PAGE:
The North American Free Trade Agreement (NAFTA) is a big deal for North Dakota farmers and recent comments from President Donald Trump have made it clear that it is a deal he seeks to renegotiate-or possibly even terminate.
At a rally in Arizona, President Trump was reported as saying:
"Personally, I don't think we can make a deal, because we have been so badly taken advantage of. They have made such great deals, both of the countries, but in particular, Mexico, that I don't think we can make a deal. So I think we'll end up probably terminating NAFTA at some point, OK? Probably."
North Dakota Agriculture Commissioner Doug Goehring doesn't think there's crosshairs over NAFTA, despite the president's words. In a recent phone interview he said there are "things that need to be addressed" regarding the benefits the free trade agreement provides for North Dakotans. Modernizing NAFTA appears to be the root goal for critics and supporters. Daryl Lies, president of the North Dakota Farm Bureau, said he'd like to see a change built off the current infrastructure, and he detailed a few areas he thought needed to be changed. Goehring said manufacturing and labour issues are aspects of industry that NAFTA also deals with, and there's concern over whether regulations and taxes are forcing businesses and manufacturing out of the United States. "It was thought that regulations were forcing businesses out of the country, but when they start to look at the global situation and what happened in other countries … lots of other countries welcome businesses, welcome the opportunity to put people to work, and they weren't taxing these places 28%, they were taxing them 10%," Goehring said. "If you're regulating the heck out of a business and you're taxing them to death, they pick up and move."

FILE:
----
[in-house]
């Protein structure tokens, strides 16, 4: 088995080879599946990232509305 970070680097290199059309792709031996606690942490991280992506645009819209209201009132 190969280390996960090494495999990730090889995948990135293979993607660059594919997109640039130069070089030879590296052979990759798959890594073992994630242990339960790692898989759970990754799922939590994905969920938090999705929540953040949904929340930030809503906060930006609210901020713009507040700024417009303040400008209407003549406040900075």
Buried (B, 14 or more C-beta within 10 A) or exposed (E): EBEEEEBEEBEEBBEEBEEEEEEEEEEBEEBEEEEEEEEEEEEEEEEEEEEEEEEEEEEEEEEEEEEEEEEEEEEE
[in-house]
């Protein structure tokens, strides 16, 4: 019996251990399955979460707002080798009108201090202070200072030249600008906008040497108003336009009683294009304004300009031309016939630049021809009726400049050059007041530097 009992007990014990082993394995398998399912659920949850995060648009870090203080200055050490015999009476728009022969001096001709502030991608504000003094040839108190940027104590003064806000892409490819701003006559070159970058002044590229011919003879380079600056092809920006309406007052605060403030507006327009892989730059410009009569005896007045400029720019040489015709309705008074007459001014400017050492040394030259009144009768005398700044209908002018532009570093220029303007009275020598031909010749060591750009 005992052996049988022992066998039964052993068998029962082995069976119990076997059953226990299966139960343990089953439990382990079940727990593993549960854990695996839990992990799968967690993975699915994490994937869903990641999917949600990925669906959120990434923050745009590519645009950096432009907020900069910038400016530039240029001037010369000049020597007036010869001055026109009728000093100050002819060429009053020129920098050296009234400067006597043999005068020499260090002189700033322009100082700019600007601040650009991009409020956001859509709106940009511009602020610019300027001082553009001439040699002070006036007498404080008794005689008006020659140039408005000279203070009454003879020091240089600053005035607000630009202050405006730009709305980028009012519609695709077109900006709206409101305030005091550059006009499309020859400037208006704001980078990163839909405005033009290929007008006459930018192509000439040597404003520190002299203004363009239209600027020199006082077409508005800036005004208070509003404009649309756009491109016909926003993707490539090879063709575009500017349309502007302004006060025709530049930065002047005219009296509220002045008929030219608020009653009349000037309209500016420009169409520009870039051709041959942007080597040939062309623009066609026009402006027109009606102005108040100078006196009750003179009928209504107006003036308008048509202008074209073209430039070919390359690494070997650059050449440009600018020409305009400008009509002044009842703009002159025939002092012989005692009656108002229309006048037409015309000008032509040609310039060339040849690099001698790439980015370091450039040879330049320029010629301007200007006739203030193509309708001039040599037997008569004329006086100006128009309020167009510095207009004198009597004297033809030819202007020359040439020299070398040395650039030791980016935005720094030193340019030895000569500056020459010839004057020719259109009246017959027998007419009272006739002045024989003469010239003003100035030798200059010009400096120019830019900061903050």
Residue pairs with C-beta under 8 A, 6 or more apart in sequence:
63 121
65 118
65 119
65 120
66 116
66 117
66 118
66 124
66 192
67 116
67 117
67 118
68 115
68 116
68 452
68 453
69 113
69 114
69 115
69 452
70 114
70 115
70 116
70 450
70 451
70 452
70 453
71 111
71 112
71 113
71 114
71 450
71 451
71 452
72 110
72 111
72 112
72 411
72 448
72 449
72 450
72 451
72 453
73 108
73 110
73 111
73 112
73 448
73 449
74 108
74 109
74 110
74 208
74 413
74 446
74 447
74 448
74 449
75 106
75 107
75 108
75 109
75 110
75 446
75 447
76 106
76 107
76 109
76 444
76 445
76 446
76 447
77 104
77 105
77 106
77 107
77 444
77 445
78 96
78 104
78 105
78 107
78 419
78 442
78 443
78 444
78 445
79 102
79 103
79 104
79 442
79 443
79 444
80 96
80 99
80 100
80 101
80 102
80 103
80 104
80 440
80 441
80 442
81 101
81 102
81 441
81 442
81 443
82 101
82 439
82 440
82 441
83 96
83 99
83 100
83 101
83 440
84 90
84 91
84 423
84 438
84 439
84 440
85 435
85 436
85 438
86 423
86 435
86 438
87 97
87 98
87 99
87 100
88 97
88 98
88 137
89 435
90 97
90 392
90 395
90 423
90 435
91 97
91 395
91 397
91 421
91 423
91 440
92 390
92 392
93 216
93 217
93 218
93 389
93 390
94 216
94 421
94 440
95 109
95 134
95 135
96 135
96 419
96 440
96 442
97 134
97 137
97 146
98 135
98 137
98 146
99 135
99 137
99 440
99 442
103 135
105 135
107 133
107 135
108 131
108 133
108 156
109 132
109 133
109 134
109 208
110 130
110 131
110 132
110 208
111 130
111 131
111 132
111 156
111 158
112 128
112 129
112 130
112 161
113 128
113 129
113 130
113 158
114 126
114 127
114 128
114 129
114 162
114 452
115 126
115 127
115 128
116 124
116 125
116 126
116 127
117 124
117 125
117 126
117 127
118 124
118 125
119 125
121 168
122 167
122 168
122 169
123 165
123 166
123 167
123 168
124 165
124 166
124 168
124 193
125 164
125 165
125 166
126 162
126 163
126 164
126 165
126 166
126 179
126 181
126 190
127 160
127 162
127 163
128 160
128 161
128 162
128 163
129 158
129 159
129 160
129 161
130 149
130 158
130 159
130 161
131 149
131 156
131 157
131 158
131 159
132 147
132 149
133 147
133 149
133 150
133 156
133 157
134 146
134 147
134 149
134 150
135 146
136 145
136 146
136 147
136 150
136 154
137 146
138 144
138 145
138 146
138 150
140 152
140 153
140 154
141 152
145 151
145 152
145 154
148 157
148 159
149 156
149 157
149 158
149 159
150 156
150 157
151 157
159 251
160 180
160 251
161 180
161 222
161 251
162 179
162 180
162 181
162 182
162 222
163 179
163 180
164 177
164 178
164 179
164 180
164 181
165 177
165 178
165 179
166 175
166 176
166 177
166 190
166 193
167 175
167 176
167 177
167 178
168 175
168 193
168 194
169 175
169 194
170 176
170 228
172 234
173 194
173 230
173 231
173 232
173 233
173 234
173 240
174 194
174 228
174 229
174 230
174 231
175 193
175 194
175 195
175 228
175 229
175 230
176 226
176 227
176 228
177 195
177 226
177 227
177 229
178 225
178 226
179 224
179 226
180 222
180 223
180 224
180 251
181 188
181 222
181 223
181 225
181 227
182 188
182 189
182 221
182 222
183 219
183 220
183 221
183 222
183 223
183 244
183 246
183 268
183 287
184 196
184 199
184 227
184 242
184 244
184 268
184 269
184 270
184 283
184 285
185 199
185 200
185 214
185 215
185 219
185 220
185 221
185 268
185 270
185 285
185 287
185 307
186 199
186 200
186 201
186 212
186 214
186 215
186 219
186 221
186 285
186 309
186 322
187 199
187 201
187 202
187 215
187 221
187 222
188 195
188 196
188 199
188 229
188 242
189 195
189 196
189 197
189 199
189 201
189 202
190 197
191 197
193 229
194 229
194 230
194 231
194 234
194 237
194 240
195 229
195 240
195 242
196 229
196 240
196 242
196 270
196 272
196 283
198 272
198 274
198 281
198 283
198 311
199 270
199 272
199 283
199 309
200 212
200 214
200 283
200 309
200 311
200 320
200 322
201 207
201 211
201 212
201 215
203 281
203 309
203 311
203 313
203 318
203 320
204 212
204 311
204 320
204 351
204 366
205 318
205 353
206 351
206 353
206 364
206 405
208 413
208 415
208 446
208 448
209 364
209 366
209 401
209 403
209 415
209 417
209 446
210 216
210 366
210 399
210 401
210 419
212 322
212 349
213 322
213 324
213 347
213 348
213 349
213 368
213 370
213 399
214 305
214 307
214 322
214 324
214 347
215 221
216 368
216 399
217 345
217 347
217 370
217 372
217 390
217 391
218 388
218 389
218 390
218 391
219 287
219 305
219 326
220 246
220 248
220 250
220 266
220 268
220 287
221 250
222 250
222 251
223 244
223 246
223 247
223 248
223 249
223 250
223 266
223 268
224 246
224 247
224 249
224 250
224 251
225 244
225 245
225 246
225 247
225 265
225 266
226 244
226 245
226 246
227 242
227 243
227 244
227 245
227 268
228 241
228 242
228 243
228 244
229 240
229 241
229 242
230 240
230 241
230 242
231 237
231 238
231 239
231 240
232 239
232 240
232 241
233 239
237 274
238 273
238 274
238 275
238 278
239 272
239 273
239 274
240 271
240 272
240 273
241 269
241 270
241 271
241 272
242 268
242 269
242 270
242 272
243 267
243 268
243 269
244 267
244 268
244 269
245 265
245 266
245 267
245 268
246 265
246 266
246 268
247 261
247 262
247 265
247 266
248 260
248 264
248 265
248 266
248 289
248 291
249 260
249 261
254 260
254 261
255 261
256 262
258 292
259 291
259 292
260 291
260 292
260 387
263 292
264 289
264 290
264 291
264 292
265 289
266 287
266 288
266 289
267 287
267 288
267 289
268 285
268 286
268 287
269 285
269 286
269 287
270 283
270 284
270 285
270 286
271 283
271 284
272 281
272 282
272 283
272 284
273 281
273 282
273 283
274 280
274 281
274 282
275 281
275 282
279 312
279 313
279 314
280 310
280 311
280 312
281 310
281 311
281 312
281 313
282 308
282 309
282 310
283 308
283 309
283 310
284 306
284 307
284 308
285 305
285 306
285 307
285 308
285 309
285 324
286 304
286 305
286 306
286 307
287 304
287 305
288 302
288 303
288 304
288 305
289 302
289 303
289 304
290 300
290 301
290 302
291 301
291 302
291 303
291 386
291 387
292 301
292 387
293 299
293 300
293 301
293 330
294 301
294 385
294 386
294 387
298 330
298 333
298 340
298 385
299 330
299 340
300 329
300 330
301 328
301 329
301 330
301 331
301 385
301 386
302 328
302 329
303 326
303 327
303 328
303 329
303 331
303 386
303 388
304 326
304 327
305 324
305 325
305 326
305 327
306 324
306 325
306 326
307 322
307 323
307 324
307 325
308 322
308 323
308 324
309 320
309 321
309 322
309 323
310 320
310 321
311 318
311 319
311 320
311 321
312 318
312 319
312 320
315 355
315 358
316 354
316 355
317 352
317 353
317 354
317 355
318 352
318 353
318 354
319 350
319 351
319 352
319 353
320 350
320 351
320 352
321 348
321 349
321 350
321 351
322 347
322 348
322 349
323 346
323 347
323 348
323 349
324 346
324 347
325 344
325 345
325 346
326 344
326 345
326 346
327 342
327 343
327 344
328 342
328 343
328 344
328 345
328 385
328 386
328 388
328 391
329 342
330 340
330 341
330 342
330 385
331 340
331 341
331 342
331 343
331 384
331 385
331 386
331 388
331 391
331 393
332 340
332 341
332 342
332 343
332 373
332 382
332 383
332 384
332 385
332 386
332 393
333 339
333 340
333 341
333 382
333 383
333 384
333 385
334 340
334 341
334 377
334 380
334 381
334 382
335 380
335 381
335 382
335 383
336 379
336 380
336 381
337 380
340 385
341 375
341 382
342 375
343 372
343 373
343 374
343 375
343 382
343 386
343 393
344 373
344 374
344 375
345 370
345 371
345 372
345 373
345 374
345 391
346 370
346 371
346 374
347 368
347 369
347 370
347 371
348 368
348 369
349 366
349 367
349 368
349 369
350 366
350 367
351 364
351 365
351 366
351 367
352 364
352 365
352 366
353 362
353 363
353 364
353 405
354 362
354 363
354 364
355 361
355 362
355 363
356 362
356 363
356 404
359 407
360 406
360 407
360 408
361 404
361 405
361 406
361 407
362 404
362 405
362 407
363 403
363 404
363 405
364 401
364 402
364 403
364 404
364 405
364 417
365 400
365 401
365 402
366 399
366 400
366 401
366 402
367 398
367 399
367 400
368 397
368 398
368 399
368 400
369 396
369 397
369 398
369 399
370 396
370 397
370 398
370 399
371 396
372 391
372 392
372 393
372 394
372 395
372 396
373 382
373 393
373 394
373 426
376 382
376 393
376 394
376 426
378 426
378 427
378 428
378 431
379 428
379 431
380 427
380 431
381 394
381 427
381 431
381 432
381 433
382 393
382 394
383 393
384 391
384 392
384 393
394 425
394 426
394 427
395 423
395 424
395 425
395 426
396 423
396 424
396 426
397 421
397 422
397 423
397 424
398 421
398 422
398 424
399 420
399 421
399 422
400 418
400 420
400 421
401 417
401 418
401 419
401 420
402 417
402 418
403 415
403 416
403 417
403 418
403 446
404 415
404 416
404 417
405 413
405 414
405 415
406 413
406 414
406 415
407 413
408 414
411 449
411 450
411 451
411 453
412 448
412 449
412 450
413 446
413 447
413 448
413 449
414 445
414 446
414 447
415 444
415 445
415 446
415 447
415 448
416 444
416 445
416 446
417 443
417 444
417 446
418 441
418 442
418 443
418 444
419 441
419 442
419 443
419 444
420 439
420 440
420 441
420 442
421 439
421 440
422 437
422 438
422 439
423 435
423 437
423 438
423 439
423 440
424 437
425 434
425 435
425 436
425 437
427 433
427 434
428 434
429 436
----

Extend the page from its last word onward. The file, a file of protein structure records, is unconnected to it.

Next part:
In terms of specific agricultural impact, Canada and Mexico have in place laws that keep out some US agricultural products. Another problem is tariffs, Goehring said, "They are recessive in nature in that they add more cost to the product going into another country. So if we're already competing with a higher dollar making our products more expensive to purchase, it doesn't help when they throw larger tariffs on American goods than our competitors."